About this Kata
In this Kata you will be implementing a rudimentary two-player trading card game. The rules are loosely based on Blizzard Hearthstone ( http://us.battle.net/hearthstone/en/ ) which itself is an already much simpler and straight-forward game compared to other TCGs like Magic: The Gathering ( http://www.wizards.com/magic/ ).
- Difficulty: Medium/Hard
- Good for teaching: Test Doubles, Mocking, TDD, Refactoring, Clean Code
- Each player starts the game with 30 Health and 0 Mana slots
- Each player starts with a deck of 20 Damage cards with the following Mana costs: 0,0,1,1,2,2,2,3,3,3,3,4,4,4,5,5,6,6,7,8
- From the deck each player receives 3 random cards has his initial hand
- The active player receives 1 Mana slot up to a maximum of 10 total slots
- The active player’s empty Mana slots are refilled
- The active player draws a random card from his deck
- The active player can play as many cards as he can afford. Any played card empties Mana slots and deals immediate damage to the opponent player equal to its Mana cost.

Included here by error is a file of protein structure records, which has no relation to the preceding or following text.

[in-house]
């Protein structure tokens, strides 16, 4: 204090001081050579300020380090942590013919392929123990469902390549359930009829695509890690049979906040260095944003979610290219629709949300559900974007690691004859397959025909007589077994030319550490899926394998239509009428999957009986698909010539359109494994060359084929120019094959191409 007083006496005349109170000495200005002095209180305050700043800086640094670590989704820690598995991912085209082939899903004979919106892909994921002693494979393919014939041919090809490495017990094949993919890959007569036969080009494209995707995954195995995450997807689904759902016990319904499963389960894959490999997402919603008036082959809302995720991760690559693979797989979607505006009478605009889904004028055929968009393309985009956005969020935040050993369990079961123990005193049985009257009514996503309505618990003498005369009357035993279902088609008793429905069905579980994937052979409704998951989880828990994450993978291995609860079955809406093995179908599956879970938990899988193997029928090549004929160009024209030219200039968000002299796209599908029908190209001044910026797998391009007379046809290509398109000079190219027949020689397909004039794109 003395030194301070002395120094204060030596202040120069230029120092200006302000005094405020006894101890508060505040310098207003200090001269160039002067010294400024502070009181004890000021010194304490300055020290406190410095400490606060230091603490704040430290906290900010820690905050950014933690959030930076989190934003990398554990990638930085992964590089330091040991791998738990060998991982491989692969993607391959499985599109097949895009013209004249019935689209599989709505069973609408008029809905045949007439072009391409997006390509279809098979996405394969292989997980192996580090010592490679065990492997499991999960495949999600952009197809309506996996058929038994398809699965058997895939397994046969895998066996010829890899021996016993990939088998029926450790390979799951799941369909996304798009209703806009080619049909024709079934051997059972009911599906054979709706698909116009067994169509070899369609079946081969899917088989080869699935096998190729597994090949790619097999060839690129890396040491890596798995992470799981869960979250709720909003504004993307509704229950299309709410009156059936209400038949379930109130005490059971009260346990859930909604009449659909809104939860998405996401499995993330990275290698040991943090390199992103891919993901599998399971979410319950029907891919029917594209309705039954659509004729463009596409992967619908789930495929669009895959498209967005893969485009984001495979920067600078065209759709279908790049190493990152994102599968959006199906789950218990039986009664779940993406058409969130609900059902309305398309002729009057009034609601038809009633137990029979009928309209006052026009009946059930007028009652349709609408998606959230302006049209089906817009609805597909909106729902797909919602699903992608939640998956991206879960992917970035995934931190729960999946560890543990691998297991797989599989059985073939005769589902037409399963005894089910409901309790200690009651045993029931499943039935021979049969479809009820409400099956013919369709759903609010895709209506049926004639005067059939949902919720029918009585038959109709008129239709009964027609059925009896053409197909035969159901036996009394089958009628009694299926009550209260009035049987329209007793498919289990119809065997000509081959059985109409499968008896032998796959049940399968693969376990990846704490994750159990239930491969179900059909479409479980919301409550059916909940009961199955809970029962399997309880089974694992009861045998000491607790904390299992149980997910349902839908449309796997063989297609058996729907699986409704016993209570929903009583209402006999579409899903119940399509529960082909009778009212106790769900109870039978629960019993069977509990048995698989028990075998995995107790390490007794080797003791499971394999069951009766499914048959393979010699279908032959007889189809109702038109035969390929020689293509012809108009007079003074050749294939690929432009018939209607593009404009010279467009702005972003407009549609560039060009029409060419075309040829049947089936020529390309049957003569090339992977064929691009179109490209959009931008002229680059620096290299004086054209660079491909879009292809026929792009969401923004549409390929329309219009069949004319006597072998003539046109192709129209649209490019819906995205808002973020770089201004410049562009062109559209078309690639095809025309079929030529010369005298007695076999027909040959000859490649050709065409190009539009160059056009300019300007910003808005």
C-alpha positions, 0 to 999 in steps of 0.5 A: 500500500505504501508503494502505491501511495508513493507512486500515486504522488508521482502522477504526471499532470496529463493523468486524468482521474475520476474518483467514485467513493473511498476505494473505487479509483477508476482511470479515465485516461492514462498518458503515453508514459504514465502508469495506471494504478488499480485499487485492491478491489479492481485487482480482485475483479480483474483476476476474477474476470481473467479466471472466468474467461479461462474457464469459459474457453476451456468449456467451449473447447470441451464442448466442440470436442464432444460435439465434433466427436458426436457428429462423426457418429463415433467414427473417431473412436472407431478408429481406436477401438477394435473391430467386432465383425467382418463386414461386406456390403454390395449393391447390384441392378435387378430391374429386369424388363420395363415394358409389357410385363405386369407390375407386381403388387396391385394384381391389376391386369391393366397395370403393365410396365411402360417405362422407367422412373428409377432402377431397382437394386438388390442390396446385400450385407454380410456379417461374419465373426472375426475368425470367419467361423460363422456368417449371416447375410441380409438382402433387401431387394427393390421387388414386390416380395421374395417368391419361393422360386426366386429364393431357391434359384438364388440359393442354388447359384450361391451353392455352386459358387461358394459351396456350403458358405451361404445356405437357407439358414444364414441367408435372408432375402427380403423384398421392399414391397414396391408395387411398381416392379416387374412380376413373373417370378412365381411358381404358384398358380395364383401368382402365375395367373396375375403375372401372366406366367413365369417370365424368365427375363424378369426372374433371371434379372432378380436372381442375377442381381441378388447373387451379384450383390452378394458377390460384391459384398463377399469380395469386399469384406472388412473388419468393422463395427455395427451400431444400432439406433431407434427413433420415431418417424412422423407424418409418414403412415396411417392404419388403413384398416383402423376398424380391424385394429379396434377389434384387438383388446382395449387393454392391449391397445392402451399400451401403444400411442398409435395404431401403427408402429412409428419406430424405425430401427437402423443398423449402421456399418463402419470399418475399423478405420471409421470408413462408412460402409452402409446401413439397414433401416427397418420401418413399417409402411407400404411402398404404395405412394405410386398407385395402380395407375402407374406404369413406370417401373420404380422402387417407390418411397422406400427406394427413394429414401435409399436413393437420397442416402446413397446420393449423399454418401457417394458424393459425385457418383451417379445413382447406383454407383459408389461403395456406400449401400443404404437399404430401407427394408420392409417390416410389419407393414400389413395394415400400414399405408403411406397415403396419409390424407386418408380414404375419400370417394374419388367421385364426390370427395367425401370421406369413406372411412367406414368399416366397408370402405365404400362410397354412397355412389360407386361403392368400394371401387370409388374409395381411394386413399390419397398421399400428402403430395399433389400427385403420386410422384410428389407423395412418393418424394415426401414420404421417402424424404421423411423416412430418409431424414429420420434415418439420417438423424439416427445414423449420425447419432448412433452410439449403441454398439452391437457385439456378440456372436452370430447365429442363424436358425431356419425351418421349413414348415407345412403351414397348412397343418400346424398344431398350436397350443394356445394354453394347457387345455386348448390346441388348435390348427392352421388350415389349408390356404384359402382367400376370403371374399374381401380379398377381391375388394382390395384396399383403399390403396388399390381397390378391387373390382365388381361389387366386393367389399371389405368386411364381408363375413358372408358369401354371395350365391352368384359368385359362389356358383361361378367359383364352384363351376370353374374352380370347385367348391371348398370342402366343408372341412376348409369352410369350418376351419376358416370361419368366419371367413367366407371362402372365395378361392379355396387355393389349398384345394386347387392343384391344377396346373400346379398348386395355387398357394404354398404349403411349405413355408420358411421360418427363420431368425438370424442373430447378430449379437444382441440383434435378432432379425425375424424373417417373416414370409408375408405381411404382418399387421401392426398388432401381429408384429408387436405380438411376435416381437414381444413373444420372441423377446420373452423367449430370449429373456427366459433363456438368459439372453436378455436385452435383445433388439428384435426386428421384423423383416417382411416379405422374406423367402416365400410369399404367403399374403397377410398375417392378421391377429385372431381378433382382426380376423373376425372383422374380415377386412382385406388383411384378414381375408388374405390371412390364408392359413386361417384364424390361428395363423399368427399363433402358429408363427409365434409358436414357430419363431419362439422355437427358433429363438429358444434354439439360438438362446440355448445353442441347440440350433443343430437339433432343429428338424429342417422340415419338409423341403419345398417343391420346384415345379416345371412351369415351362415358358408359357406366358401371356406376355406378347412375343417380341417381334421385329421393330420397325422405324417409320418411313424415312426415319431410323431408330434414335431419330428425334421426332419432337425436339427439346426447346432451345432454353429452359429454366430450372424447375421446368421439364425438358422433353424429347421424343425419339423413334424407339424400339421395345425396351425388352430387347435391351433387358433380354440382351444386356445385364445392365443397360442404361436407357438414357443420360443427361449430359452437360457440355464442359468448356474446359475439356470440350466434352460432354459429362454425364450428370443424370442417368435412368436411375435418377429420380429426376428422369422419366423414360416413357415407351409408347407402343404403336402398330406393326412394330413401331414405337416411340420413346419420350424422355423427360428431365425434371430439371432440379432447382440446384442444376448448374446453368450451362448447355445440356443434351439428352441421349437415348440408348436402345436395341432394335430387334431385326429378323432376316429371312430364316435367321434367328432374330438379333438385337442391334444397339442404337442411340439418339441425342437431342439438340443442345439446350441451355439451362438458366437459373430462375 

- If the opponent player’s Health drops to or below zero the active player wins the game
- If the active player can’t (by either having no cards left in his hand or lacking sufficient Mana to pay for any hand card) or simply doesn’t want to play another card, the opponent player becomes active
- Bleeding Out: If a player’s card deck is empty before the game is over he receives 1 damage instead of drawing a card when it’s his turn.
- Overload: If a player draws a card that lets his hand size become >5 that card is discarded instead of being put into his hand.
- Dud Card: The 0 Mana cards can be played for free but don’t do any damage either. They are just annoyingly taking up space in your hand.
When approached iteratively with TDD you can take different starting points, like the player state or the game loop. It is your own choice whether you implement the game for human or computer players - or both. Game visualization can be anything between System.out and a GUI. You can also increase the difficulty by adding more rules, like Healing cards, Damage independent from Mana cost or introducing individual Deck building. You will find some examples of Advanced Variations from the Kata’s author at https://github.com/bkimminich/kata-tcg . Even without extra rules the toughest part of this Kata might be coming up with actually smart CPU player decision-making algorithms.